The registration and application window is now open and will close on 15 January 2021.

Great Britain (England, Scotland and Wales) will manage its own ODS quota system from 1 January 2021.

If you produce, import or export ODS, or products containing ODS, from exit day you’ll need to apply for a:

  • GB quota to place them on the GB market
  • EU quota to place them on the EU and Northern Ireland market

To apply:

  1. Register on the GB ODS system to get an organisation ID. If you’re registered as a GB-based organisation on the EU portal, you should have received an email about registering you on the new GB system. If you haven’t been contacted email f-gassupport@environment-agency.gov.uk
  2. Apply for quota on the GB ODS system. The registration and application window will close on 15 January 2021.

If your application is successful the Environment Agency will notify you how much GB quota you have been allocated from 1 January 2021.

To get quota for subsequent years you must apply on the GB ODS system.

Each year, the Environment Agency will publish when the window is open for you to apply for quota for the following year.

If approved, the Environment Agency will put your allocation on the ODS system. The Environment Agency will publish further guidance on how to use the ODS system at the end of the transition period.

Importing and exporting ODS

You’ll need to use the new Environment Agency system, instead of European Commission systems, to apply for a GB licence to import or export ODS, including to and from the EU.

The information that you’ll need to provide to get a licence will not change.

To apply for a licence to import or export ODS you’ll need to:

  1. Register on the GB ODS system to get an organisation ID. If you’re registered as a GB-based organisation on the EU portal, you should have received an email about registering you on the new GB system. If you haven’t been contacted email f-gassupport@environment-agency.gov.uk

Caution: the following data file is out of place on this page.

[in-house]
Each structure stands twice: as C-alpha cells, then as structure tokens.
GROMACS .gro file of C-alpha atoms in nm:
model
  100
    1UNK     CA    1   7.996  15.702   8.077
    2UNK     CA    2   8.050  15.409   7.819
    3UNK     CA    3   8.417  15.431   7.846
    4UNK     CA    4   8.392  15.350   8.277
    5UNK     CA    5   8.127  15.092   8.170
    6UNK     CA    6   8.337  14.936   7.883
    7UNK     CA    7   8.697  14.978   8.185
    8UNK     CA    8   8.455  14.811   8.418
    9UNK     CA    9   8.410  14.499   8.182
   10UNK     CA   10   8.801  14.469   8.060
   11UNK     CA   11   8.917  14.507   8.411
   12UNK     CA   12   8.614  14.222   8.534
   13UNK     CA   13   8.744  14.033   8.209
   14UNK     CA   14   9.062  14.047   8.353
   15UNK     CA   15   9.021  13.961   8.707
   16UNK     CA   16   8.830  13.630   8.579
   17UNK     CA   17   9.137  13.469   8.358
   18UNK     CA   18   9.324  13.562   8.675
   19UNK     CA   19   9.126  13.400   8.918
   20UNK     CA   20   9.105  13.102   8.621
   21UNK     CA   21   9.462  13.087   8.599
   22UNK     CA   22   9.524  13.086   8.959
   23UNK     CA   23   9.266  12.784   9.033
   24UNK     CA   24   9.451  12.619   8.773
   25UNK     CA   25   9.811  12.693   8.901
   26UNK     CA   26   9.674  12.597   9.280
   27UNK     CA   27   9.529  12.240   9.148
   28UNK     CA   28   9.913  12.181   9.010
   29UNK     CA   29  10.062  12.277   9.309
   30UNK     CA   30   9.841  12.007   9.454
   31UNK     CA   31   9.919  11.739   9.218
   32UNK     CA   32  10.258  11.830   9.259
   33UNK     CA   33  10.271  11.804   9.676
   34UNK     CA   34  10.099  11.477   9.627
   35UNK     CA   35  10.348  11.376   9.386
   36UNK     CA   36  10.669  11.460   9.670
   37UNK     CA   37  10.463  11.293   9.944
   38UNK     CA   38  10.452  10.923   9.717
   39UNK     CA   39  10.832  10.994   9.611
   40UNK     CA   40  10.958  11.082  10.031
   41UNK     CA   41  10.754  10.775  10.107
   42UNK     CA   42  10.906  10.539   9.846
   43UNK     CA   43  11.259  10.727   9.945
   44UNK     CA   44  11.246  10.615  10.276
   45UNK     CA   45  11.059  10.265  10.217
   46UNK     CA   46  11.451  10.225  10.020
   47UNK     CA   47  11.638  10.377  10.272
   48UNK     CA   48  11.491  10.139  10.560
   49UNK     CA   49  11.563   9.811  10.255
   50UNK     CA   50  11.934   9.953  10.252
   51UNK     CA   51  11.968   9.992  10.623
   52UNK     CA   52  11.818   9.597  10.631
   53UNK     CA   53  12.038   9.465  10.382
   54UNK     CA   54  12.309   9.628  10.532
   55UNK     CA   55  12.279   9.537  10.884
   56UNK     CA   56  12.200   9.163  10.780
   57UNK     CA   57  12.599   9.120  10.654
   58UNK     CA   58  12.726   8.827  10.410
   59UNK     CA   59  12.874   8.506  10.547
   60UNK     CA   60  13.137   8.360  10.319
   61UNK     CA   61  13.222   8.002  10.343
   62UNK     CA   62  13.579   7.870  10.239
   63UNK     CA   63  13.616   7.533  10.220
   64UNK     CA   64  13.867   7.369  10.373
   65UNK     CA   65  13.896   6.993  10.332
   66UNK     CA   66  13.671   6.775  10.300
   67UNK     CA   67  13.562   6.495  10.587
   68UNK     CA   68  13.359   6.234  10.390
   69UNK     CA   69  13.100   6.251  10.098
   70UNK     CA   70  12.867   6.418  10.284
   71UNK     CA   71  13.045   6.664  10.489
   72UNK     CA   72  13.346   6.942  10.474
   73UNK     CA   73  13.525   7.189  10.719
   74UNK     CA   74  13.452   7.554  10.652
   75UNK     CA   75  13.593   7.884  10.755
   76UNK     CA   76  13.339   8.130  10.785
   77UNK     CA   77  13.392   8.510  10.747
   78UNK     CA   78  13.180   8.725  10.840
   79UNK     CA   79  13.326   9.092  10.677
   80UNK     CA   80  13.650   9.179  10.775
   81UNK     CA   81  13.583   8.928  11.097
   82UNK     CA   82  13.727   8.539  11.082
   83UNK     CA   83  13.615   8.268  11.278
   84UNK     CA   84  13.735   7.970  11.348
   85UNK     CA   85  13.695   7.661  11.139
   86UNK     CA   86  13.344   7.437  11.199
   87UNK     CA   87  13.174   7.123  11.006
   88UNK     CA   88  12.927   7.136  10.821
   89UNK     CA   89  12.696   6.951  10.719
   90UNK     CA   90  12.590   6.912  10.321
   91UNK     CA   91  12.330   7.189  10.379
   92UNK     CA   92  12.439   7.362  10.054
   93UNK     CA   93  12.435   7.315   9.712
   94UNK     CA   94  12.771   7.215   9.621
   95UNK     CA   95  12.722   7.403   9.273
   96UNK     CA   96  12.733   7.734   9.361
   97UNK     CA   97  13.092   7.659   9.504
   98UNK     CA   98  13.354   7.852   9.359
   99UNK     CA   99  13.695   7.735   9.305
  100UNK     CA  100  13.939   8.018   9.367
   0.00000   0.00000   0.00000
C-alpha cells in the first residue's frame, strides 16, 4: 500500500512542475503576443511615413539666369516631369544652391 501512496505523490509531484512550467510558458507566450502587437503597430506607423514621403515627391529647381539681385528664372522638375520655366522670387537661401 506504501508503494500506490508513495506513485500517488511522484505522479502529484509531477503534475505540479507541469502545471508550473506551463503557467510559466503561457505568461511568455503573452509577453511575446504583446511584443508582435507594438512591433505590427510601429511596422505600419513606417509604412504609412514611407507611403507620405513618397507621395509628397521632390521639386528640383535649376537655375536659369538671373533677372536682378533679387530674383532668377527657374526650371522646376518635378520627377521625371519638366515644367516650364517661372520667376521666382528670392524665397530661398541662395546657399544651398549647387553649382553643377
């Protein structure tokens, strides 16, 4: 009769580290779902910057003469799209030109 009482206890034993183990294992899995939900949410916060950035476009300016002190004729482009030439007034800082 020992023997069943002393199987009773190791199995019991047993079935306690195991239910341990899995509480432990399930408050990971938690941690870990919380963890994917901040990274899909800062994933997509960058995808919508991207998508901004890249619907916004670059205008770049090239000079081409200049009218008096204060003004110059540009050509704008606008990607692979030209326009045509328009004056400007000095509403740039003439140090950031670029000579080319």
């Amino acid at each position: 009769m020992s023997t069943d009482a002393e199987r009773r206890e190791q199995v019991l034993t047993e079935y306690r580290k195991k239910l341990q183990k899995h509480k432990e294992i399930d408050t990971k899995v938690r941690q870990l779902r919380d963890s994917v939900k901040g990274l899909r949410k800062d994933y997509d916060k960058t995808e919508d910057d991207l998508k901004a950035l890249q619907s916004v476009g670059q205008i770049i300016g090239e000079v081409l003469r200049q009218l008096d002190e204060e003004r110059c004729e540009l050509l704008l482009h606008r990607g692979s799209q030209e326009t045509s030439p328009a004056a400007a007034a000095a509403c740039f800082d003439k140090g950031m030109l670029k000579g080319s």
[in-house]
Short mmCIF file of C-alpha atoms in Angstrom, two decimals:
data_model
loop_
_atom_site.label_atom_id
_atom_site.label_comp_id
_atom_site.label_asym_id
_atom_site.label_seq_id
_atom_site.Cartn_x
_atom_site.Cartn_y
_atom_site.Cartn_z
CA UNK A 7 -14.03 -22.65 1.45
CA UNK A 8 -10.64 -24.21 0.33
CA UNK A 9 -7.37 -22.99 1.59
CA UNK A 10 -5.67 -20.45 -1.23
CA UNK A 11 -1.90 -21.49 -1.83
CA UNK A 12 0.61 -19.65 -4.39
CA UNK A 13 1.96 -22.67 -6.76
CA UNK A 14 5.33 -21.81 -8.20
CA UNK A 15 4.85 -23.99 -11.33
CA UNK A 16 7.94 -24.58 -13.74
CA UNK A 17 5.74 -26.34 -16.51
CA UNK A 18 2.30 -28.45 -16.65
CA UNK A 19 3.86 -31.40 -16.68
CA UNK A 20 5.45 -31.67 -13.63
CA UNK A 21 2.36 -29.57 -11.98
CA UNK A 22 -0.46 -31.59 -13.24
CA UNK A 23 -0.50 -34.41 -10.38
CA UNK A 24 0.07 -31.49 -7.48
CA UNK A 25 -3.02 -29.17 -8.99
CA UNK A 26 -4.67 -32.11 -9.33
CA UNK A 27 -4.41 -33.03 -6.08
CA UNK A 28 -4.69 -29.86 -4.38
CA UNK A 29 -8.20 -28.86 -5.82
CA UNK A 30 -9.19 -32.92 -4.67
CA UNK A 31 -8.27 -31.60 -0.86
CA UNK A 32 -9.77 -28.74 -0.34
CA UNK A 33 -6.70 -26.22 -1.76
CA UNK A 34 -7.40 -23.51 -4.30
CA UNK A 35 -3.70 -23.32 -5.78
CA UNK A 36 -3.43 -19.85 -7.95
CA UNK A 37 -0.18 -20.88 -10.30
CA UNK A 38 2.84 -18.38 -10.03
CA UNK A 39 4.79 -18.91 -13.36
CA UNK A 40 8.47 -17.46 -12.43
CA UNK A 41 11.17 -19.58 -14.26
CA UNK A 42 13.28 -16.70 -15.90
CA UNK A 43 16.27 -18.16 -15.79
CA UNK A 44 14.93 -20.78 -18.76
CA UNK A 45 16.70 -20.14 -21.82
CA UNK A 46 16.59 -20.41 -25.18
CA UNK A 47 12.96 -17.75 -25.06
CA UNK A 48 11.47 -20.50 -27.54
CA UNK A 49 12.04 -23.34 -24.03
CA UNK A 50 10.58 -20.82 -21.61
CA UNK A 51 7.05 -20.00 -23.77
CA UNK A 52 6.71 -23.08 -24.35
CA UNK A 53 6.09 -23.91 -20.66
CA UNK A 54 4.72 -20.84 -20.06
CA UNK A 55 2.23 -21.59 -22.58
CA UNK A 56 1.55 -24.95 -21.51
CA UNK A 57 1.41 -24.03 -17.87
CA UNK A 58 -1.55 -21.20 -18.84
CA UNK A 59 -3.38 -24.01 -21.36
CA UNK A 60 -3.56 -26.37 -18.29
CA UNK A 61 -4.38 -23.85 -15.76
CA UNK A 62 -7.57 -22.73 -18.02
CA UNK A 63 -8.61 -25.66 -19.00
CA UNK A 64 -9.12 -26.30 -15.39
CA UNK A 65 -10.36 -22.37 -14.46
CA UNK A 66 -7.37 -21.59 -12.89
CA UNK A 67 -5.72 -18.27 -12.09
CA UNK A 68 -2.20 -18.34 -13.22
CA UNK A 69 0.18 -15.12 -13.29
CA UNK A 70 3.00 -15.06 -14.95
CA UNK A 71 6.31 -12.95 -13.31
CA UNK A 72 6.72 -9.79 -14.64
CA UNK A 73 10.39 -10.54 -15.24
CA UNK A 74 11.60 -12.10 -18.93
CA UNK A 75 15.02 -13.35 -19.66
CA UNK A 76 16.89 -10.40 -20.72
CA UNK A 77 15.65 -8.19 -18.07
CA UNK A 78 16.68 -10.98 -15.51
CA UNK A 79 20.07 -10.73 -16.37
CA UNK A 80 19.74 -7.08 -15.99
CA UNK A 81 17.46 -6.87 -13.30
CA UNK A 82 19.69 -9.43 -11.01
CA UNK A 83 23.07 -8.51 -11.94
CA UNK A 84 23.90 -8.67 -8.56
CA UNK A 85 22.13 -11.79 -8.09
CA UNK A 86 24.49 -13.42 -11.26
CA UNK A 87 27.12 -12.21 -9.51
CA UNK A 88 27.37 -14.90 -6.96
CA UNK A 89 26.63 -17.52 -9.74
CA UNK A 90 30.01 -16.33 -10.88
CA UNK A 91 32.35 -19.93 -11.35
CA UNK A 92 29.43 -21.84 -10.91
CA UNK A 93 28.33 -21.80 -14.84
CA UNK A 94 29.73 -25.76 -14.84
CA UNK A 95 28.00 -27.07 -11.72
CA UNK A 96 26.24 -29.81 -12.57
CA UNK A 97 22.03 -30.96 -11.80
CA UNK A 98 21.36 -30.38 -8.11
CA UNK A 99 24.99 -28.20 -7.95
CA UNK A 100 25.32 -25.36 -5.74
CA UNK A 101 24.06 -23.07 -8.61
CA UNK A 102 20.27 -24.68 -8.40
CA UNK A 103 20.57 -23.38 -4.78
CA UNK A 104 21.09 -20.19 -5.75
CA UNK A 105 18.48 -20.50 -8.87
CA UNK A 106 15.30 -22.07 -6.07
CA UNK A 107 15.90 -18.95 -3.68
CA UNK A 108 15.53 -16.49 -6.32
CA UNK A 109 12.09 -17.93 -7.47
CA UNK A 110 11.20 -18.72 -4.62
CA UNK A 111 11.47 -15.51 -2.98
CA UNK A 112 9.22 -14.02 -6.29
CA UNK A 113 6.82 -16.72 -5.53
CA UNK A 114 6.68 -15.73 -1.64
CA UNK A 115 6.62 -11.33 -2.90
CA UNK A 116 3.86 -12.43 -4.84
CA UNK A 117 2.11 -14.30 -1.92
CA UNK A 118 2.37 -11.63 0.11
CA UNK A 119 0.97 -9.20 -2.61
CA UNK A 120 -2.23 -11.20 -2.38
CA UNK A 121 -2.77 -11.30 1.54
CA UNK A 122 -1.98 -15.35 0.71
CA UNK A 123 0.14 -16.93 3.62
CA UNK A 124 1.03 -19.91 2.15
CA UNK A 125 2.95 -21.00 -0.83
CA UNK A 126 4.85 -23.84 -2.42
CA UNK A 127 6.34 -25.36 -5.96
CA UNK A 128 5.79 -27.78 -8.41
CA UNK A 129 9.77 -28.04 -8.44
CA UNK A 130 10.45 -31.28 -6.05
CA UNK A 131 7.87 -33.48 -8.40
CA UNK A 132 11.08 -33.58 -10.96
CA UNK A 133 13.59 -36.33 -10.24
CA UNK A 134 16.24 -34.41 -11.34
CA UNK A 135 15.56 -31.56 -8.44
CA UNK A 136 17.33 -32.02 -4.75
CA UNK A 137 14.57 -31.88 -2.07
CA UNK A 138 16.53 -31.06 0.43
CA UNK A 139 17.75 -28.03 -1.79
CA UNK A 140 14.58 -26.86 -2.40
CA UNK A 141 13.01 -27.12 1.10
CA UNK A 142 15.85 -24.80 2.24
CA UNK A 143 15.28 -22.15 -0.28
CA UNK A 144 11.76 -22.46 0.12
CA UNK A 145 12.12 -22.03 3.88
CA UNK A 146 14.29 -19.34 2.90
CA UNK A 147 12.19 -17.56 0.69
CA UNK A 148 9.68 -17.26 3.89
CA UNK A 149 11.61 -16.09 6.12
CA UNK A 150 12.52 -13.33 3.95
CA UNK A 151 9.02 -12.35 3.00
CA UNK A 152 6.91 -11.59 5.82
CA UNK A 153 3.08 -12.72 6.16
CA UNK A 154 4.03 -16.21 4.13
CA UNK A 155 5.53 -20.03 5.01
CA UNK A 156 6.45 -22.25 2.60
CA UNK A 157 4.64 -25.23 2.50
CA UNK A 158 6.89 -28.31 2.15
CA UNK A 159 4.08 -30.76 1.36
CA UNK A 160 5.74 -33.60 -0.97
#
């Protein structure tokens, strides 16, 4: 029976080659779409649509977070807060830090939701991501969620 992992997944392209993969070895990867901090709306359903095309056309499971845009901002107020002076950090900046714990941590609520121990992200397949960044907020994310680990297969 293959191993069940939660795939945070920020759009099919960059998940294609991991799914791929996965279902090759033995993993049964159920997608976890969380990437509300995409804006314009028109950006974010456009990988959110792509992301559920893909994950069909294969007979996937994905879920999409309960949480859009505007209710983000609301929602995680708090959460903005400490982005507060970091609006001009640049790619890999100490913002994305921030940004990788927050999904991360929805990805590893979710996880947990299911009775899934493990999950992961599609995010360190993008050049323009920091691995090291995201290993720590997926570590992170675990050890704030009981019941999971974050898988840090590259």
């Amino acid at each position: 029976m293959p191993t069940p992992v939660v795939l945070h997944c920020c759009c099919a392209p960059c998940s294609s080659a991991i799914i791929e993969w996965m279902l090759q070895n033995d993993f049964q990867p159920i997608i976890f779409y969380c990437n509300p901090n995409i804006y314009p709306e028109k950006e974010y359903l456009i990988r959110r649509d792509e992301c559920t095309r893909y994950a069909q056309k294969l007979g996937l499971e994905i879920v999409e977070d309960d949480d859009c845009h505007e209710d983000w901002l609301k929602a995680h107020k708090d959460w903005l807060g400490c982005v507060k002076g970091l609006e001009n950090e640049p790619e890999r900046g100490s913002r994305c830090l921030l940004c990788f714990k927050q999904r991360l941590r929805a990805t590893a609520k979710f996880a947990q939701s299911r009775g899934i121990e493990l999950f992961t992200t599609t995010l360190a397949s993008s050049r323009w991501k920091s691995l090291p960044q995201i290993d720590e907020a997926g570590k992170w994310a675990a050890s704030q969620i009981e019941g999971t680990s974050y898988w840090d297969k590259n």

2. Apply for the ODS import or export licence that you need.

You still must not trade with countries or territories which are not party to, or do not comply with, the United Nations Montreal Protocol.

ODS exports rejected by an EU border control post

If ODS you export from GB to EU (and Northern Ireland) are rejected at a EU border control post (BCP) and need to return to GB you’ll need to re-attain free circulation status for the goods.

To regain free circulation status the ODS must comply with clearance processes.

You must:

  • have a full customs declaration
  • be registered on the GB ODS licensing system
  • hold sufficient ODS quota
  • have a valid ODS import licence at the time of re-entry

The Environment Agency will administer the GB ODS system on behalf of England, Scotland and Wales, subject to receiving the direction of the Scottish and Welsh Governments from 1 January 2021.

The National Clearance Hub (NCH) will check your customs declaration against the ODS licensing system.

Your ODS may not be able to re-enter GB if:

  • you are not on the ODS Licensing System
  • the consignment does not have a valid ODS import licence

NCH will instruct Border Force to stop and detain your consignment at the border when returning from an EU BCP.

NCH or Border Force and the regulator will check the consignment and decide how to deal with the returned ODS.

The regulator is:

  • Environment Agency in England
  • Scottish Environmental Protection Agency in Scotland
  • Natural Resources Wales in Wales

The ODS may be destroyed.

Reporting ODS use

You must report your ODS use by 31 March each year. You must report:

  • activity between 1 January 2020 and 31 December 2020 on the EU system by 31 March 2021
  • GB activity from 1 January 2021 onwards on the new GB reporting system. Your first report under the GB system is due by 31 March 2022.

The Environment Agency will publish guidance on how to use the ODS reporting system from 1 January 2021.

The information you need to report will be similar to that reported under the EU regulation.

Using ODS for laboratory and analytical purposes

If you use ODS for laboratory and analytical uses in GB you must register on the GB laboratory ODS system and submit a declaration.

Published 6 February 2020
Last updated 16 November 2020 + show all updates
  1. The quota registration and application window for HFCs and ODS is now open.

  2. Updated with regulation arrangements in England, Wales and Scotland from 1 January 2021.

  3. Updated with guidance on the process for exports that rejected an EU border control post.

  4. First published.